KHALID: So to follow up on that, Domenico, I mean, how is this different than what we saw last year with the FBI raid at Mar-a-Lago?
MONTANARO: Well, first of all, in scale, we're talking about a small amount of documents in this file folder that Biden had in this closet at this Penn Biden Center that he says he wasn't aware of. Compare that to Trump where there are more than 160 documents that had classified markings so, on-scale-wise, much more, No. 1. And I think what's more important is intent. And when you talk to former federal prosecutors and they talk about, you know, this kind of material going missing from an administration, they talk about, why did this happen? Did they do it on purpose? How did they react after they were contacted about it? And this is the biggest difference here is that the president's team turned over these documents immediately when they found it, they say. There is a review going on at the Justice Department, so we might get some more answers to some of the questions, like how they got there.
Trump, we know - we saw the saga that played out. He didn't turn over all the documents, according to the Justice Department. The FBI had to search his home to get those documents because they had an informant on the inside who said that there were more documents in other places and that Trump's lawyers didn't turn them all over. You know, this played out repeatedly over and over, that big saga that we saw. And you saw Trump, you know, kind of conflate these items, wants to do that politically, and said, I'm looking forward to when the FBI is going to raid Biden's houses. Well, big difference here. The FBI doesn't need to raid Biden's house because Biden's team are the ones who turned the documents in.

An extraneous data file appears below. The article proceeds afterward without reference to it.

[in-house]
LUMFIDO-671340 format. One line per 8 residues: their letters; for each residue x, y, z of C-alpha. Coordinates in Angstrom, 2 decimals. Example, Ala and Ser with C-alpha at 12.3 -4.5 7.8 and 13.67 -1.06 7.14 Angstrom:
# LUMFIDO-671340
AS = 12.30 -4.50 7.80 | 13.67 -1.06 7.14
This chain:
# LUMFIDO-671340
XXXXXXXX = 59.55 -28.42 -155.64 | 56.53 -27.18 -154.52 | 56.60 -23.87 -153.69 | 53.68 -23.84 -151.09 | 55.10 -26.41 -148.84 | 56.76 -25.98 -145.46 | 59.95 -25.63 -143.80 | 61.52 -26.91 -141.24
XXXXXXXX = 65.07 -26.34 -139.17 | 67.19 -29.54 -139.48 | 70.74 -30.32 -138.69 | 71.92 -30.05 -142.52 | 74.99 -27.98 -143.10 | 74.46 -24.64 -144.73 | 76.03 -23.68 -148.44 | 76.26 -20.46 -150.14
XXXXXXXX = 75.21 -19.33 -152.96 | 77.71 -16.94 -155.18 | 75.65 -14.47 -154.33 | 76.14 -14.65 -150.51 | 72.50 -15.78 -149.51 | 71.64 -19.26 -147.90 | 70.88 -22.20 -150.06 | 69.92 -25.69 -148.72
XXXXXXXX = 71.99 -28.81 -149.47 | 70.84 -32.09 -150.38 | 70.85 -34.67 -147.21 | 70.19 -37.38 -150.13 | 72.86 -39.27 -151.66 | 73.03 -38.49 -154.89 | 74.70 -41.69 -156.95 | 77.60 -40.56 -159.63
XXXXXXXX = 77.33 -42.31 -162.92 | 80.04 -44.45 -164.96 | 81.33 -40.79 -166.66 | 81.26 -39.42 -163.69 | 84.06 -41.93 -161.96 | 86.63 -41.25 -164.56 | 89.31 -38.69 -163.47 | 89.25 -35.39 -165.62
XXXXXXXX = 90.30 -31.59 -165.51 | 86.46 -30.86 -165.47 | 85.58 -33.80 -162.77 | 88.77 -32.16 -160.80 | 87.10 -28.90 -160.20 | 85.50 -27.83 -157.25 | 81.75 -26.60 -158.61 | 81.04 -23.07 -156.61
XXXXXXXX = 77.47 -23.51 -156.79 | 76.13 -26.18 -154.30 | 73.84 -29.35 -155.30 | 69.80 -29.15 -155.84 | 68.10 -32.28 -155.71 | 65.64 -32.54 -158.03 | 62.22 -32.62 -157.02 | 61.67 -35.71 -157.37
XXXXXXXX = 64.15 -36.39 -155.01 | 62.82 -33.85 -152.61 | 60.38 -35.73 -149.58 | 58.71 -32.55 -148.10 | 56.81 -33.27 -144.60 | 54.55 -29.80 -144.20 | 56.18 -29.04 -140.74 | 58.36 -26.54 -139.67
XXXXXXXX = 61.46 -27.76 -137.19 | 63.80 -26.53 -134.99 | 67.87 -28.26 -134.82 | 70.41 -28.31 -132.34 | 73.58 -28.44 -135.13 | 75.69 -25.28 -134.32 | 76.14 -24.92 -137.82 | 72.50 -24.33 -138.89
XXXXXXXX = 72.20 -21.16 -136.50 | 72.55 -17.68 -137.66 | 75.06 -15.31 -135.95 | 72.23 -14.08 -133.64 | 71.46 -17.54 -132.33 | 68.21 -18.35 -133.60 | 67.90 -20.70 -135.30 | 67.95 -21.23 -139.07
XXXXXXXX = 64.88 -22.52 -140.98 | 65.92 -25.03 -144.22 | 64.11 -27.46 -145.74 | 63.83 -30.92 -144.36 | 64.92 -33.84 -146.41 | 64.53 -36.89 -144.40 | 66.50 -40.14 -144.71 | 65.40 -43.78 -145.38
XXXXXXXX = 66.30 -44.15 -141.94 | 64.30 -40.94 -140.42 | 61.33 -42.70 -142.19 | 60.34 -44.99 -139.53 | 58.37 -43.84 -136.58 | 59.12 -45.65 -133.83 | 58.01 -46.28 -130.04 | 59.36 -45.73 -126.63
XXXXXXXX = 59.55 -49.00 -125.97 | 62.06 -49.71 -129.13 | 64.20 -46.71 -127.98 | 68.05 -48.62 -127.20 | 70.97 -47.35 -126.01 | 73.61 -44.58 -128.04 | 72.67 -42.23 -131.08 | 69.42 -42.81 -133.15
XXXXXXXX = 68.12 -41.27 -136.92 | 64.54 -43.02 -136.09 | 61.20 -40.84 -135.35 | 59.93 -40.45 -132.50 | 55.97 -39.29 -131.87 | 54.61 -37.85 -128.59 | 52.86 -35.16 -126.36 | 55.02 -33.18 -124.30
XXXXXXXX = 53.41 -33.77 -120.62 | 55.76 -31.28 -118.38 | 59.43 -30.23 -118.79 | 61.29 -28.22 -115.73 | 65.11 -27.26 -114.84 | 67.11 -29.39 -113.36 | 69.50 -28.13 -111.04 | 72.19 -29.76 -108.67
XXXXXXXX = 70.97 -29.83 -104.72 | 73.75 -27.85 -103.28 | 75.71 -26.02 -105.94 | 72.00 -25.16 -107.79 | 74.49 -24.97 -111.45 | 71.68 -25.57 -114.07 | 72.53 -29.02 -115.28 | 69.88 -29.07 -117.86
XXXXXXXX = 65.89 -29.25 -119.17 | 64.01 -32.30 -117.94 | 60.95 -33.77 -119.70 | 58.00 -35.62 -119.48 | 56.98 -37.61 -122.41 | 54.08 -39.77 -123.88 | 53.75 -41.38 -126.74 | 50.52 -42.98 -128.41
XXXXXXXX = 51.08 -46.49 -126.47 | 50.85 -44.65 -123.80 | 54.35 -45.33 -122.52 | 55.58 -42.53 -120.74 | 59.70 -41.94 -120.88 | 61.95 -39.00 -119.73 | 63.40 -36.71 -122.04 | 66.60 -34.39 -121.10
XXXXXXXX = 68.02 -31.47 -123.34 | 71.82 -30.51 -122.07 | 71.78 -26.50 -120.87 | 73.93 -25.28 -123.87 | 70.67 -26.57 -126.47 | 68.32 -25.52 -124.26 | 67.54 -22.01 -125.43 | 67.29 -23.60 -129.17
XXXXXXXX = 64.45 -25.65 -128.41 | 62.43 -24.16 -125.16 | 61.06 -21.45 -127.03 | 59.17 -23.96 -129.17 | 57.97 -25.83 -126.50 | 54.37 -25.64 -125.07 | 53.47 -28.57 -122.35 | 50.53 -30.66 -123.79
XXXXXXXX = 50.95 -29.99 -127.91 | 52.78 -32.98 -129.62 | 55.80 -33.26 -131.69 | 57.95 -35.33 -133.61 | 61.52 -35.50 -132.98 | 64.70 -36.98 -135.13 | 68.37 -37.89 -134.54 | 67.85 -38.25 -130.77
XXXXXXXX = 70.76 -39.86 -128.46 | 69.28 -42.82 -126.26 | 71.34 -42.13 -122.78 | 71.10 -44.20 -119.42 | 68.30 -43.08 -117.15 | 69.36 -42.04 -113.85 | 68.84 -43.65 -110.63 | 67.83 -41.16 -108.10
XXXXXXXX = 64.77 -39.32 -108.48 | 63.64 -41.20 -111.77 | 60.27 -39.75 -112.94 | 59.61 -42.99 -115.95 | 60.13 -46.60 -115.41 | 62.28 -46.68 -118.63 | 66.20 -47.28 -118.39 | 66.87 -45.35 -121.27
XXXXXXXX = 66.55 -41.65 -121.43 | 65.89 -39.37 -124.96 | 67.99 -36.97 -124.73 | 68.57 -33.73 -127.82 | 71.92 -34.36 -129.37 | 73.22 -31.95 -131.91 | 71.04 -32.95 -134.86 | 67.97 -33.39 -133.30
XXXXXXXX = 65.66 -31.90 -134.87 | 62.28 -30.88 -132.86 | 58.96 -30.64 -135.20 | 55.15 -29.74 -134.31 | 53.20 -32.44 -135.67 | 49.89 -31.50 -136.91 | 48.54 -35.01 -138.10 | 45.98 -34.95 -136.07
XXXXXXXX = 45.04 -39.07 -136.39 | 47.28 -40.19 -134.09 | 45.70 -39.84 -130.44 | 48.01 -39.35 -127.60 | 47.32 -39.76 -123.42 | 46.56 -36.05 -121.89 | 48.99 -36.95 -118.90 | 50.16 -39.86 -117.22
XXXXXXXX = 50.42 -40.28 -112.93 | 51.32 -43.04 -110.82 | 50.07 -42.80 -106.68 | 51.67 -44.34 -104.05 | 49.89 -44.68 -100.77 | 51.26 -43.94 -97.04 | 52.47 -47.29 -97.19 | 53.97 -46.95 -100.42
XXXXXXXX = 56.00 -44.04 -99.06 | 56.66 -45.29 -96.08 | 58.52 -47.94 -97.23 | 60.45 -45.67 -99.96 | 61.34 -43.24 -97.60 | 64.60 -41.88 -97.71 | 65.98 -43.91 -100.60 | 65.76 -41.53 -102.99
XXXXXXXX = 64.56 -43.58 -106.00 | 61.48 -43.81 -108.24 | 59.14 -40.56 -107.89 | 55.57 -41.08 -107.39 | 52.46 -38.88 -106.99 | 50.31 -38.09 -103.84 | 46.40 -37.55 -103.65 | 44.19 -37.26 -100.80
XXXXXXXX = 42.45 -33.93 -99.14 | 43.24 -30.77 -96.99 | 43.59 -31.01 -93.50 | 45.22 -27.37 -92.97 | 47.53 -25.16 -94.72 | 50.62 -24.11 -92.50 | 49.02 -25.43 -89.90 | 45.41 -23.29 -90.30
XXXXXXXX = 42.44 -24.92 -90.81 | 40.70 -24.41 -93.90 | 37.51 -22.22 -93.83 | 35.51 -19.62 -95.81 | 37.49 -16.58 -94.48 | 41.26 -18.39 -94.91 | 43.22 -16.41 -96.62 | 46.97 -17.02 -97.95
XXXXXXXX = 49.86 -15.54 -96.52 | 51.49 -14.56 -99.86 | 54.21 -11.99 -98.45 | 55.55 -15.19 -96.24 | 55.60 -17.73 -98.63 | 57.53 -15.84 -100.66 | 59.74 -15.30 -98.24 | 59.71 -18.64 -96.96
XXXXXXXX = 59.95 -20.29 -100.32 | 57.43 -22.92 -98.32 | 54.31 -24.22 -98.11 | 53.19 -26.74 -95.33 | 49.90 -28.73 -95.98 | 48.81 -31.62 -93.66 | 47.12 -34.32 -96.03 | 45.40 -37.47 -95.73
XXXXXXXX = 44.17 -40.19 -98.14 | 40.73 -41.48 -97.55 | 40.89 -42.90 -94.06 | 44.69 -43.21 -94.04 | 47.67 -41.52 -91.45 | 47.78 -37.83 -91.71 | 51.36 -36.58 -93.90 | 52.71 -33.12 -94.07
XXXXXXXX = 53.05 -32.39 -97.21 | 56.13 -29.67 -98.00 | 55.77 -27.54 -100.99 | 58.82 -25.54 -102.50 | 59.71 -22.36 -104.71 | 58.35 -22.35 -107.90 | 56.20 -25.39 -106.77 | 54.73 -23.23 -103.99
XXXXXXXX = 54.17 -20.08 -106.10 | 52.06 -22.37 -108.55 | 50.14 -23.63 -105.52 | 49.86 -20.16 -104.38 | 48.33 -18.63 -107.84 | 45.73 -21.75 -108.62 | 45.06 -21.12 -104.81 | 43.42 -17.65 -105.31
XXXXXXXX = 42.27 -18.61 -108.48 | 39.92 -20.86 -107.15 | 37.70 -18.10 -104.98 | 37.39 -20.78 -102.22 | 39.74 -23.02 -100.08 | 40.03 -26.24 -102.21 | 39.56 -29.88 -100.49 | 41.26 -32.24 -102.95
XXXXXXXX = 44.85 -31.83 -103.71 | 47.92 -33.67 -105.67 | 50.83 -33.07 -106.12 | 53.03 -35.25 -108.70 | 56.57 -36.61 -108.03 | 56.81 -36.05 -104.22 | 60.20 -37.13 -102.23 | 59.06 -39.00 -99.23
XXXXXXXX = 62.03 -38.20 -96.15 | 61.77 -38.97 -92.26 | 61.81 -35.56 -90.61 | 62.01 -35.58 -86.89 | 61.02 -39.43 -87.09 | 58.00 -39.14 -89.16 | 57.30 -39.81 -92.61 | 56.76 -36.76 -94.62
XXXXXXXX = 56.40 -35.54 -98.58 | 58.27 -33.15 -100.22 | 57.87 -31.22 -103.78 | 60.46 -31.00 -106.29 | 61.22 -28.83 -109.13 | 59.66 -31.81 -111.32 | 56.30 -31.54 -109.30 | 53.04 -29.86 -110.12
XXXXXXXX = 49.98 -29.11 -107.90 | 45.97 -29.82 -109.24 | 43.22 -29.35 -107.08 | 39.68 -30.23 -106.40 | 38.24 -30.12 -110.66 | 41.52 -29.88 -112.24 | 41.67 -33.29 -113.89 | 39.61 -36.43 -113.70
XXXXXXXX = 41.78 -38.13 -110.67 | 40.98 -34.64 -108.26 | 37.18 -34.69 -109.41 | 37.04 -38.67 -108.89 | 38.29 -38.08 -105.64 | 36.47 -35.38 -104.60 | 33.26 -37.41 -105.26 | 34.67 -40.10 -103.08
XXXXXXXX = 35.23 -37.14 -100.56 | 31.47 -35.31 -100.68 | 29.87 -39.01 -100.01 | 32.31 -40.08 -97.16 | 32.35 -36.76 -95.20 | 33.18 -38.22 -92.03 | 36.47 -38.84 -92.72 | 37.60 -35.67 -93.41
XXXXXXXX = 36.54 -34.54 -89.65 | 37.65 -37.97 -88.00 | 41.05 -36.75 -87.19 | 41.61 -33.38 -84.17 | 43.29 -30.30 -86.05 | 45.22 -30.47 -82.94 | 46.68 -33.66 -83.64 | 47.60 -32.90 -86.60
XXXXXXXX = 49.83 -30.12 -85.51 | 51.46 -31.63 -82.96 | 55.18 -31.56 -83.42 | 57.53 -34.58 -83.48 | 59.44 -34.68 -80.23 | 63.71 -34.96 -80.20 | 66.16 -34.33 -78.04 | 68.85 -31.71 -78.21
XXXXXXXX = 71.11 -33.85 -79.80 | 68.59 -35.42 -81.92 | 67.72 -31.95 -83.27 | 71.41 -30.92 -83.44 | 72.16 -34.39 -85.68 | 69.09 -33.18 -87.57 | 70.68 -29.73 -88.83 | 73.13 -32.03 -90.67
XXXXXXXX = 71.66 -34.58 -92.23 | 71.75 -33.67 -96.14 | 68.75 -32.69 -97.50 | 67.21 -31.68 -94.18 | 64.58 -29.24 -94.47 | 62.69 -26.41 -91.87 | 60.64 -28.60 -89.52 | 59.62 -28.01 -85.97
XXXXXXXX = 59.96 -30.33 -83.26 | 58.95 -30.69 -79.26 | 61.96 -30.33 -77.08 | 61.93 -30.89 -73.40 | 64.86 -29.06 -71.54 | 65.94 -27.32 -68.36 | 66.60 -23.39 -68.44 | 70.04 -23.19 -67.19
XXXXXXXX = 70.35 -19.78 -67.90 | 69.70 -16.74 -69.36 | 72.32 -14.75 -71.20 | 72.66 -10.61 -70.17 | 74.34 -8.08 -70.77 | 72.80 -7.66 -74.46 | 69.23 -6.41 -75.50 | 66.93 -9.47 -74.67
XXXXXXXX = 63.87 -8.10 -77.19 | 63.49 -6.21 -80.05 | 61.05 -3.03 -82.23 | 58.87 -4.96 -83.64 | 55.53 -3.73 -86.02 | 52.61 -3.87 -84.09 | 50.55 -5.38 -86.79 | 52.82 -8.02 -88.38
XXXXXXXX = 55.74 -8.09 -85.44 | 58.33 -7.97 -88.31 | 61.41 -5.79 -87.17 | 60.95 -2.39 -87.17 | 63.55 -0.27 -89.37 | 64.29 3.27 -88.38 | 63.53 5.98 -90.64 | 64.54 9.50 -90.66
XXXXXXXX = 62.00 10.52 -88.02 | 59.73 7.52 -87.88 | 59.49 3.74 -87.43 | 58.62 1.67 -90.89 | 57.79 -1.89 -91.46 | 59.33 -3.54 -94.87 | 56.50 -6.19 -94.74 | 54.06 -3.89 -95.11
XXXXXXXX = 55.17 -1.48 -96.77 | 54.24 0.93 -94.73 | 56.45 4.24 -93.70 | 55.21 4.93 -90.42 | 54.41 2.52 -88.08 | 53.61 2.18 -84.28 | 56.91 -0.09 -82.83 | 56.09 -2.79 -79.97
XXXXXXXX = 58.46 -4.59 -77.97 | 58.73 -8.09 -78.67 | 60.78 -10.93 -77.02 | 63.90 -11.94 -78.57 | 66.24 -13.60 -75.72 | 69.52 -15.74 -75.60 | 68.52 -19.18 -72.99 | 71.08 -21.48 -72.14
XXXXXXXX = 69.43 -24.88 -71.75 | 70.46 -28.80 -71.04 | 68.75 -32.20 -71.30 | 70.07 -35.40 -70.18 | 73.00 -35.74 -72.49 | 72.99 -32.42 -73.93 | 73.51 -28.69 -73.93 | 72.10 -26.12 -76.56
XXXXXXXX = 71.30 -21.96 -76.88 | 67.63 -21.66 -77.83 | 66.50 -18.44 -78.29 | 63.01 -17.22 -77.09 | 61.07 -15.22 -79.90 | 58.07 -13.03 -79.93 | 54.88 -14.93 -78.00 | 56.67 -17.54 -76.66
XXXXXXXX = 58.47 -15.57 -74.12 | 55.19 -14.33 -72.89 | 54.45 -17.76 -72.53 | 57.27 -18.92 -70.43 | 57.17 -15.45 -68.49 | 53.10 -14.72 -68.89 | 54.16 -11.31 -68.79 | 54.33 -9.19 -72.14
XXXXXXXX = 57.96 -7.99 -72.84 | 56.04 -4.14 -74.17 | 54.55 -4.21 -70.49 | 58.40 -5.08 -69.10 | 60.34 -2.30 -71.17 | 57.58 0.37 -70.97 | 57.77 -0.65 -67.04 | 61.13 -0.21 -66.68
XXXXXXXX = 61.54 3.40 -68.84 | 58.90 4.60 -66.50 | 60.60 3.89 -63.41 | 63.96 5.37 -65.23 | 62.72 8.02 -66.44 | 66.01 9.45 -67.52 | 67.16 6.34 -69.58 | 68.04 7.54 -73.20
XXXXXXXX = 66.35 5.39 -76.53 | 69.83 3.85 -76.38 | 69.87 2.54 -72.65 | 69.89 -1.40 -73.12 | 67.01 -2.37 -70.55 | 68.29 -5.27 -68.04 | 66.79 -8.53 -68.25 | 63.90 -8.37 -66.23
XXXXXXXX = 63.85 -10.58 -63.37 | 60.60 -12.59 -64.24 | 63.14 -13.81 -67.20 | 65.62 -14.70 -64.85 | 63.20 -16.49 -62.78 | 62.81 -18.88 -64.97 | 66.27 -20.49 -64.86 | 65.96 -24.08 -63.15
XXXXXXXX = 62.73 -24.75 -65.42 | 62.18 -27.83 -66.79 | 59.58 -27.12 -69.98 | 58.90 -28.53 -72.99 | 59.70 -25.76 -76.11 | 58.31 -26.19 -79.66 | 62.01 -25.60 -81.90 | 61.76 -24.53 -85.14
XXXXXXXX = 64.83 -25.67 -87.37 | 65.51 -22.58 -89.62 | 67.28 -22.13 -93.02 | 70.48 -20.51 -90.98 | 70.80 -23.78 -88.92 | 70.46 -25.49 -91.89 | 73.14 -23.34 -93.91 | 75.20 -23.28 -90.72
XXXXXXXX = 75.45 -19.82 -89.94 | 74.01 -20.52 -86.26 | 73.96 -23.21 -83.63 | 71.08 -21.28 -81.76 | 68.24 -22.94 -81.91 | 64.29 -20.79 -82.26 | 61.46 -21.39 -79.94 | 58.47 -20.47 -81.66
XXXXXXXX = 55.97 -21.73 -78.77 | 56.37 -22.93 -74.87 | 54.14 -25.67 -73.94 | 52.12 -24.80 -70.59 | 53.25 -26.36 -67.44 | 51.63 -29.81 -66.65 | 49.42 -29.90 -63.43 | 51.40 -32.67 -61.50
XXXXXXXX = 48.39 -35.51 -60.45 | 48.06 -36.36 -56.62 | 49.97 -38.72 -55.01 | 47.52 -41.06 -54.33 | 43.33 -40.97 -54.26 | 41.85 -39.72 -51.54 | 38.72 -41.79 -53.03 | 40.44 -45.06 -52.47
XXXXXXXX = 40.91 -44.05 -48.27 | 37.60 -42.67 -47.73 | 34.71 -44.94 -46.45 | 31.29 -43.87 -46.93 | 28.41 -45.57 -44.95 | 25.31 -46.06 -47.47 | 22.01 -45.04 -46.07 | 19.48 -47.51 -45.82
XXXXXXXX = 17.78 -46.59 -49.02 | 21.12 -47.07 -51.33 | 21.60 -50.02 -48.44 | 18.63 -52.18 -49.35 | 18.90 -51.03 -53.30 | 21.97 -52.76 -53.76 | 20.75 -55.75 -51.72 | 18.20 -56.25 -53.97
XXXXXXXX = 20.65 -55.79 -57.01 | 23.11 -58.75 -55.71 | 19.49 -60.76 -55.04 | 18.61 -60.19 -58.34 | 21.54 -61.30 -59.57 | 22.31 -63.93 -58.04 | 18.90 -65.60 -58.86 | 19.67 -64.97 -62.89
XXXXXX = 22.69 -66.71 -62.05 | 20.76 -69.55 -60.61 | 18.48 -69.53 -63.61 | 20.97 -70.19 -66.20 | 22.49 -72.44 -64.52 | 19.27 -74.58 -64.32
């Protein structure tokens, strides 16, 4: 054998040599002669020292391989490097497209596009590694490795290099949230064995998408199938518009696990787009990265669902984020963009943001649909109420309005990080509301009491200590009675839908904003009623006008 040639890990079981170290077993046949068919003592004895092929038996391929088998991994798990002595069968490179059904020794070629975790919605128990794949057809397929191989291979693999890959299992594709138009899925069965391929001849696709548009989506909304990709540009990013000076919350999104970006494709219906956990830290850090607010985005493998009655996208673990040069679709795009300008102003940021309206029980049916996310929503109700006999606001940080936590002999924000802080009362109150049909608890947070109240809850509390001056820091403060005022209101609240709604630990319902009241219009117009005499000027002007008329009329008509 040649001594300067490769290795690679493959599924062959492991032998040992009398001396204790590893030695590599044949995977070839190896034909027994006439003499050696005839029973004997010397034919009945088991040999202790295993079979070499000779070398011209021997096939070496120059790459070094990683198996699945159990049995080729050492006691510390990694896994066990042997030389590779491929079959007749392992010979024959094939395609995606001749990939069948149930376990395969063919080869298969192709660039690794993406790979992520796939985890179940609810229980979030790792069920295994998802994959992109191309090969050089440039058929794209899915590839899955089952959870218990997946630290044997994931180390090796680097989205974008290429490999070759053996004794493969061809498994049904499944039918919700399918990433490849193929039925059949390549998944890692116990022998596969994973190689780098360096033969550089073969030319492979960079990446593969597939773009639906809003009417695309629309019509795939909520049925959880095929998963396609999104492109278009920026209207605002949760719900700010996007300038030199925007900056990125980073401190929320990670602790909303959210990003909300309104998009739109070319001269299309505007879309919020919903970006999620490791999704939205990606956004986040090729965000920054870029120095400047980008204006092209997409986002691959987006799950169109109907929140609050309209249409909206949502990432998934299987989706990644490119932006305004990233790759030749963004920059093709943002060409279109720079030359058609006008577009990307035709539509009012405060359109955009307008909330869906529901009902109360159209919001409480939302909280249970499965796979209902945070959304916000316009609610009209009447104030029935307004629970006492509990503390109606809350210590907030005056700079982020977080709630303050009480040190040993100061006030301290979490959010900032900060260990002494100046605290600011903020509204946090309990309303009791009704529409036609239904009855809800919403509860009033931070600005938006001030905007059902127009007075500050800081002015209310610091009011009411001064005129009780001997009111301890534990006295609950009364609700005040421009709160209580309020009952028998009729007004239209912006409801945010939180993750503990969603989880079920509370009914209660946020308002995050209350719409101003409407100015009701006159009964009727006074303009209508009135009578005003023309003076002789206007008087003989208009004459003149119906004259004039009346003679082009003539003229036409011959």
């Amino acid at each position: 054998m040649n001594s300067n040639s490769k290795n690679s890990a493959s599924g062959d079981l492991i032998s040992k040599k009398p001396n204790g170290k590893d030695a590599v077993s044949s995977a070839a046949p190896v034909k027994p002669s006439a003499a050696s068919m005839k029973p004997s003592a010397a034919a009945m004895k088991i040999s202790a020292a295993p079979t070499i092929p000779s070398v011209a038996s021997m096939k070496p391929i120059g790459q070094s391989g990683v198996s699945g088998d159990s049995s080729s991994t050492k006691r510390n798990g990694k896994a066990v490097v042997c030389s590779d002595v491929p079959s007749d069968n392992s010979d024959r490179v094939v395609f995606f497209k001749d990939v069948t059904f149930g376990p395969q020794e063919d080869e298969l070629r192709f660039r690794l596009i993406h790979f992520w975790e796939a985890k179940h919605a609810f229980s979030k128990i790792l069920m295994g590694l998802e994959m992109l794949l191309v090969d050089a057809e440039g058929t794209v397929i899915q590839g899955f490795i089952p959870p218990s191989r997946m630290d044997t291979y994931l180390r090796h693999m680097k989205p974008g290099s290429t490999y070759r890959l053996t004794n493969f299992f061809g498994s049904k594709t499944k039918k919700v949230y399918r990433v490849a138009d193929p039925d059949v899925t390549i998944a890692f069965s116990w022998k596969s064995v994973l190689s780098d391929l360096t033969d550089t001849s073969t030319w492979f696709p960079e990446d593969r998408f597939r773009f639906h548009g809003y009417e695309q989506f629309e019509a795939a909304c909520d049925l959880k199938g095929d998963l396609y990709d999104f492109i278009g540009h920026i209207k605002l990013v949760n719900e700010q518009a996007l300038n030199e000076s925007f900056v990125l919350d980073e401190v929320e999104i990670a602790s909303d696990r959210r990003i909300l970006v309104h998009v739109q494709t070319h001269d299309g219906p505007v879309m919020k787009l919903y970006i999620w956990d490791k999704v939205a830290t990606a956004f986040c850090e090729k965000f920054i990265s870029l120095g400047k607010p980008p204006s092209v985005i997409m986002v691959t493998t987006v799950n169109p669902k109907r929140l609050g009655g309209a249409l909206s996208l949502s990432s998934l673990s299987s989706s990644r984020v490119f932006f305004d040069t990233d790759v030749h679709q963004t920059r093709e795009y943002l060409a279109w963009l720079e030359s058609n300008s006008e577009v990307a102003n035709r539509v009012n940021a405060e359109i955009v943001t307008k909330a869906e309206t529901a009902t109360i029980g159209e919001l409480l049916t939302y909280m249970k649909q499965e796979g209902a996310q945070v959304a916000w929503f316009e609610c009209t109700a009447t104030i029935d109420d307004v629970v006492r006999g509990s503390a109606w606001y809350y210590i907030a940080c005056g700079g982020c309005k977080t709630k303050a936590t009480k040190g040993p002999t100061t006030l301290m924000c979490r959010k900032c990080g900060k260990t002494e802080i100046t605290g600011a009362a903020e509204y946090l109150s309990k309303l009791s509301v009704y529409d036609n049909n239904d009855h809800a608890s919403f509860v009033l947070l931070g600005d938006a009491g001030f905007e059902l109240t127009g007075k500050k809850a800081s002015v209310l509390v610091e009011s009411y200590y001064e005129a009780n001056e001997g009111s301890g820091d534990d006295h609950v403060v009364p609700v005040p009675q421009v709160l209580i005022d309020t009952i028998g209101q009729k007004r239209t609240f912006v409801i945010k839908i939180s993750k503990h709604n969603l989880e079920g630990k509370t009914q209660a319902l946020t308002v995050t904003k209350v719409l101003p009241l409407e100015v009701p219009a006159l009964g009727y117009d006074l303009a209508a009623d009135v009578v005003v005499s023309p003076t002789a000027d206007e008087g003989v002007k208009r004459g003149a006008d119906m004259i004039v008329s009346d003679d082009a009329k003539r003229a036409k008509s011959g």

KHALID: I mean, despite the reaction to the discovery of these documents, I do think it is worth pointing out that, you know, classified documents being in places where they ought not to be is something of a concern for the government. And, Greg, I know you cover national security, so I want you to help us understand what some of the potential ramifications or consequences of this all could be.
MYRE: Right. I think, Asma, there's sort of two important things to think about. And the first is pretty simple and straightforward. If a document is marked classified in some way, then it's supposed to remain in a secure government facility. So it's an issue any time a classified document goes missing. National security lawyers say there always should be some sort of review or investigation, although most times it wouldn't, in fact, lead to a criminal case. And, in fact, the most common type of case, they say, is someone in the government - at the CIA, the NSA, the Pentagon - who sort of inadvertently walks out of the office with a document. It may be in a folder full of documents that are unclassified and get taken home because they can take those documents home. A person will discover this, call his or her office and say, look; I did this accidentally. I'll bring it right back. And this gets handled at the administrative level. It's no big deal.
But now the second part, of course, is a little bit more subjective. Was any damage caused - in most cases not. But is it possible that this was shared with someone who's not supposed to have access - could be just another government official. It could, potentially, in a worst case scenario, be a foreign government or, heaven forbid, the media. So this is where it becomes a judgment call on how serious the breach is or potentially could be.
KHALID: I imagine also, Greg, it has to do with the types of documents themselves, right? I mean, there's all sorts of documents that are deemed to be classified, but there's a differentiation amongst them.